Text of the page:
There’s never been a better day than today to watch events unfold than by reading the Financial Times online. At the University we have unlimited access to FT.com whose sections like Alphaville (it will ask for your university username and password) tracks the markets and an invaluable online forum. For instance, nougats like Jan Hilbebrand’s article on a secret Brexit plan (yes, one really does exists) is worth seeking out, saying that Germany’s Finance Minister Wolfgang Schäuble has already made preparations for a Brexit. Also the fastFT (“a global team working across timezones to give you market-moving news and views twenty-four hours a day, five days a week”) is an excellent tool to follow today’s news as it appears ‘live’. The housing market, the Pound, stocks and shares, investment, the FTSE and spread betting are news stories just from the past hour as Brexit hits the financial markets.
Lucy Kellaway from FT Comment advises on whether CEOs need Twitter. She’s been studying the CEOs with the most Twitter followers and examining their popularity. Some great advice here. Any CEO not using Twitter is not engaged. If you want to be engaging be Elon Musk (‘boy wonder stuff’) the only one she recommends. But boring bland tweets from famous CEOs get thousands of retweets, sometimes a bizarre and inexplicable phenomenon. You’ll find the video halfway down the FT.com page (there’s no embed code for all those blog aficionados out there) then you’ll need to log on using your username and password if you’re off campus.
Arguably, there’s no genuine alternative to using FT.com for studying business. Crucial to any business student is access to the best up to date resources at a fingertip using a desktop, tablet or mobile, and our unlimited access to FT.com provides articles, graphs and analysis from over 600 journalists worldwide certainly provides that promise in bucket-loads. If you’re a business student, keeping up to date with news and analysis gives you the edge when it comes to writing any financial assignment; such as knowing where and what to invest in is essential insight. I’ve often wondered about the curious similarities between the skills of a research librarian and a stockbroker as both need to track the news and be fully informed about their subject area as an ongoing pursuit. Indeed, there’s really no alternative to fine tuning these skills. For instance, there’s an absorbing article ‘How long would it take to leave?’ about the possibility of Brexit, post 23rd June.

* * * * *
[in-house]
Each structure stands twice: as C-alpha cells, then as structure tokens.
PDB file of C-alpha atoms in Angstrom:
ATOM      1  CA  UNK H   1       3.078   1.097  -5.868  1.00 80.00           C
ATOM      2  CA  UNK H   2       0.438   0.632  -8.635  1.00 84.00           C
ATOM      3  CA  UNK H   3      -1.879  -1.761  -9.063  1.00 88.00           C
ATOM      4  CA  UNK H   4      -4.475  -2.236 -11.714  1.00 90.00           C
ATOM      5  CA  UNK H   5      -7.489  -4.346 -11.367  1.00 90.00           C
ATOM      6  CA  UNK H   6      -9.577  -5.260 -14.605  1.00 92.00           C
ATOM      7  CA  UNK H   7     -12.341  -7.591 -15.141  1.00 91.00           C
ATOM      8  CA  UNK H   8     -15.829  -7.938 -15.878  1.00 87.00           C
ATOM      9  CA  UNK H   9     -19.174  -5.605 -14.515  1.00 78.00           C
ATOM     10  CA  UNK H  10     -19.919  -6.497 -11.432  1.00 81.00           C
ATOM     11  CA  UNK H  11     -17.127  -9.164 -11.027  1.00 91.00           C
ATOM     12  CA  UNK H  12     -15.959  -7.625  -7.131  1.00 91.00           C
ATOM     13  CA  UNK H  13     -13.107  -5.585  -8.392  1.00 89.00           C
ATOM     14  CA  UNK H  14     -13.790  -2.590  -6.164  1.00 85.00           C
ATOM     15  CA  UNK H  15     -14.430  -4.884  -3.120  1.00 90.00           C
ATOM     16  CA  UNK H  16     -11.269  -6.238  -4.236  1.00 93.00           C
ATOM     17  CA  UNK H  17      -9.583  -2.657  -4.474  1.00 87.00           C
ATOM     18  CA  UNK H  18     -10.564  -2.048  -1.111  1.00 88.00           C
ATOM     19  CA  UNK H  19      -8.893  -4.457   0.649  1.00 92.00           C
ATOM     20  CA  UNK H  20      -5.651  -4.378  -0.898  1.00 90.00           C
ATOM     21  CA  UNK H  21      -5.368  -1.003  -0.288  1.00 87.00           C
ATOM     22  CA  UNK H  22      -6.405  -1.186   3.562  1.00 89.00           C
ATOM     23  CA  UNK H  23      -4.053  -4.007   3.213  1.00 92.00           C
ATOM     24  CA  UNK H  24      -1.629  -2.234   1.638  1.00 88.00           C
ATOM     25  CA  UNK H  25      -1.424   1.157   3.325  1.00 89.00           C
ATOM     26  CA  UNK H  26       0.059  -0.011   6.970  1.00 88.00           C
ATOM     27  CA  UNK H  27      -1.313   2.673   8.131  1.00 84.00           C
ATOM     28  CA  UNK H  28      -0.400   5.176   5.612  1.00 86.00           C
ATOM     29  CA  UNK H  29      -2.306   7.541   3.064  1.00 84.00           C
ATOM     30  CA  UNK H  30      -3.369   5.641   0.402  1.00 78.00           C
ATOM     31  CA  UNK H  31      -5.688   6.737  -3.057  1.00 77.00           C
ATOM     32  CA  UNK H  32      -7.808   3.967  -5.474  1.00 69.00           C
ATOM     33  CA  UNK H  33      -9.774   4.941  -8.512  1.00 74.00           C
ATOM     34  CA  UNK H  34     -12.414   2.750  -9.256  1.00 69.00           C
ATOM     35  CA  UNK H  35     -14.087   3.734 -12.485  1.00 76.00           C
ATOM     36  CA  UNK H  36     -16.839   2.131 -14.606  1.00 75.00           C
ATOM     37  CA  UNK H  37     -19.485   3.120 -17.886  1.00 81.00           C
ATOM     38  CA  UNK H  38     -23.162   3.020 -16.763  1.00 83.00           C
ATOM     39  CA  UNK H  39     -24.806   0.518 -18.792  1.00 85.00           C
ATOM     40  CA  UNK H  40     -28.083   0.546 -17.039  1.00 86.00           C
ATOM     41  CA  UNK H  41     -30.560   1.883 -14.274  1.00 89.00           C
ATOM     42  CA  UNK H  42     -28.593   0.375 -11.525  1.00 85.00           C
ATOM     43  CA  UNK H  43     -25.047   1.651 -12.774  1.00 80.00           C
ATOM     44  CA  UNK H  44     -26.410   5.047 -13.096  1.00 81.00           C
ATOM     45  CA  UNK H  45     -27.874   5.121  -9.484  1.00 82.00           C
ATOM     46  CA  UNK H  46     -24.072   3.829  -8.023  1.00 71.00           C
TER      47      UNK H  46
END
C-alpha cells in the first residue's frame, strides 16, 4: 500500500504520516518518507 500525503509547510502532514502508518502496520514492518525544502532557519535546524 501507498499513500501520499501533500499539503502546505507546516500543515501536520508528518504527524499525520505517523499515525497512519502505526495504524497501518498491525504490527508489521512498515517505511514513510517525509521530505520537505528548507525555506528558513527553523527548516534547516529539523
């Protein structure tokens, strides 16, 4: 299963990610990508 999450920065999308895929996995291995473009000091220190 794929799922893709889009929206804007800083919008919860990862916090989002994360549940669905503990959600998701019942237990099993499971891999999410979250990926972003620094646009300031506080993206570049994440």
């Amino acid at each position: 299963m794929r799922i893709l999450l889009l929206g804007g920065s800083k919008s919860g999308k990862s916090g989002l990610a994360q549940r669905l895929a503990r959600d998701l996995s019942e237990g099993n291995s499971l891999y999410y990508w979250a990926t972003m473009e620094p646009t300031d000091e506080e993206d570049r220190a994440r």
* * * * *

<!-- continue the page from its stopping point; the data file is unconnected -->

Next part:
You can set up alerts based on search terms via email, change your preferences, time the delivery so you have complete control over the information you receive , as well as having the option of receiving a weekly ‘letter from the editor’ with as a‘s personal views on the current news agenda and the fabulously named ‘Best of Lex‘ email featuring a compilation of the week’s best commentary. RSS feeds are another way of getting alerted to relevant news, if you want, to your desktop or mobile.
To gain access to FT.com you’ll need to go to the Library webpage at library.lincoln.ac.uk then to resources > databases > F > FT.com and register if you haven’t already done so. Plus you’ll impress the academics by regularly visiting this site (and thoroughly analysing what you find, of course!).
We are delighted to announce that we have access to the Financial Times online via FT.com across the University, set up in conjunction with the Business School. This means that the invaluable graphics supplied by FT.com are available across the University for the first time. The FT.com site access is in addition to our existing access to full-text articles from the Financial Times via the ABI Inform and Factiva databases.
Users can either log in to FT.com via the Library’s website (library.lincoln.ac.uk) and locate it under the ‘databases’ section or create their personal account directly from a University of Lincoln computer.